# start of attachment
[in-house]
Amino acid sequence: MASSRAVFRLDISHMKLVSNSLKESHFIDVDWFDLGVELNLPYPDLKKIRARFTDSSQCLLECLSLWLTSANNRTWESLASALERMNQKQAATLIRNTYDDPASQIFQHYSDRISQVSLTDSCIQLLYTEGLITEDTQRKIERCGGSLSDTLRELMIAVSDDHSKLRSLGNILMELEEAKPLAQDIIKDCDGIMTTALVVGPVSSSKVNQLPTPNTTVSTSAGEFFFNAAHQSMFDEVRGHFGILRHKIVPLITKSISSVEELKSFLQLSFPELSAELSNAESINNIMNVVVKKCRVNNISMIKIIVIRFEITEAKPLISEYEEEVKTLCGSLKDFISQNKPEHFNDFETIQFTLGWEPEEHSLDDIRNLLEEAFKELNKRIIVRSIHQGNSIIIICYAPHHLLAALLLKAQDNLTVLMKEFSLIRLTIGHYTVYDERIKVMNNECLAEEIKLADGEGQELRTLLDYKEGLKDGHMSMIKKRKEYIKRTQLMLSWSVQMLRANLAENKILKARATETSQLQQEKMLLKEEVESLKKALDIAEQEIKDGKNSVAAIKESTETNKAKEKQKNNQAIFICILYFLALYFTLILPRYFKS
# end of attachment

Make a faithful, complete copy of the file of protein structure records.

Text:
[in-house]
Amino acid sequence: MASSRAVFRLDISHMKLVSNSLKESHFIDVDWFDLGVELNLPYPDLKKIRARFTDSSQCLLECLSLWLTSANNRTWESLASALERMNQKQAATLIRNTYDDPASQIFQHYSDRISQVSLTDSCIQLLYTEGLITEDTQRKIERCGGSLSDTLRELMIAVSDDHSKLRSLGNILMELEEAKPLAQDIIKDCDGIMTTALVVGPVSSSKVNQLPTPNTTVSTSAGEFFFNAAHQSMFDEVRGHFGILRHKIVPLITKSISSVEELKSFLQLSFPELSAELSNAESINNIMNVVVKKCRVNNISMIKIIVIRFEITEAKPLISEYEEEVKTLCGSLKDFISQNKPEHFNDFETIQFTLGWEPEEHSLDDIRNLLEEAFKELNKRIIVRSIHQGNSIIIICYAPHHLLAALLLKAQDNLTVLMKEFSLIRLTIGHYTVYDERIKVMNNECLAEEIKLADGEGQELRTLLDYKEGLKDGHMSMIKKRKEYIKRTQLMLSWSVQMLRANLAENKILKARATETSQLQQEKMLLKEEVESLKKALDIAEQEIKDGKNSVAAIKESTETNKAKEKQKNNQAIFICILYFLALYFTLILPRYFKS